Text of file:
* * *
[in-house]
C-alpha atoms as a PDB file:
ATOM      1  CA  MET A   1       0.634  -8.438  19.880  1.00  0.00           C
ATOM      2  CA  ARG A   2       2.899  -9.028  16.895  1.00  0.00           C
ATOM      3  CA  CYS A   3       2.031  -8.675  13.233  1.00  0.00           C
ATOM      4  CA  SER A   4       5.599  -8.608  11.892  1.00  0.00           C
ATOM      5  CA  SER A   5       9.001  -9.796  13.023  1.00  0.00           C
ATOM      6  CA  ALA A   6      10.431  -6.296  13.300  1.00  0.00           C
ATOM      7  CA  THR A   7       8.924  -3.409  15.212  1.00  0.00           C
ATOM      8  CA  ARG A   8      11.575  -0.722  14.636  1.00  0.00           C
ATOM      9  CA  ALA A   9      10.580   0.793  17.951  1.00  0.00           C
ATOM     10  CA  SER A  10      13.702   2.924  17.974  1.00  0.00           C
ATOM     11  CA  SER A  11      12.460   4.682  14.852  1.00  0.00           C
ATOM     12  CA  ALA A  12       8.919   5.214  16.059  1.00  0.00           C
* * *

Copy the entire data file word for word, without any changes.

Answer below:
[in-house]
C-alpha atoms as a PDB file:
ATOM      1  CA  MET A   1       0.634  -8.438  19.880  1.00  0.00           C
ATOM      2  CA  ARG A   2       2.899  -9.028  16.895  1.00  0.00           C
ATOM      3  CA  CYS A   3       2.031  -8.675  13.233  1.00  0.00           C
ATOM      4  CA  SER A   4       5.599  -8.608  11.892  1.00  0.00           C
ATOM      5  CA  SER A   5       9.001  -9.796  13.023  1.00  0.00           C
ATOM      6  CA  ALA A   6      10.431  -6.296  13.300  1.00  0.00           C
ATOM      7  CA  THR A   7       8.924  -3.409  15.212  1.00  0.00           C
ATOM      8  CA  ARG A   8      11.575  -0.722  14.636  1.00  0.00           C
ATOM      9  CA  ALA A   9      10.580   0.793  17.951  1.00  0.00           C
ATOM     10  CA  SER A  10      13.702   2.924  17.974  1.00  0.00           C
ATOM     11  CA  SER A  11      12.460   4.682  14.852  1.00  0.00           C
ATOM     12  CA  ALA A  12       8.919   5.214  16.059  1.00  0.00           C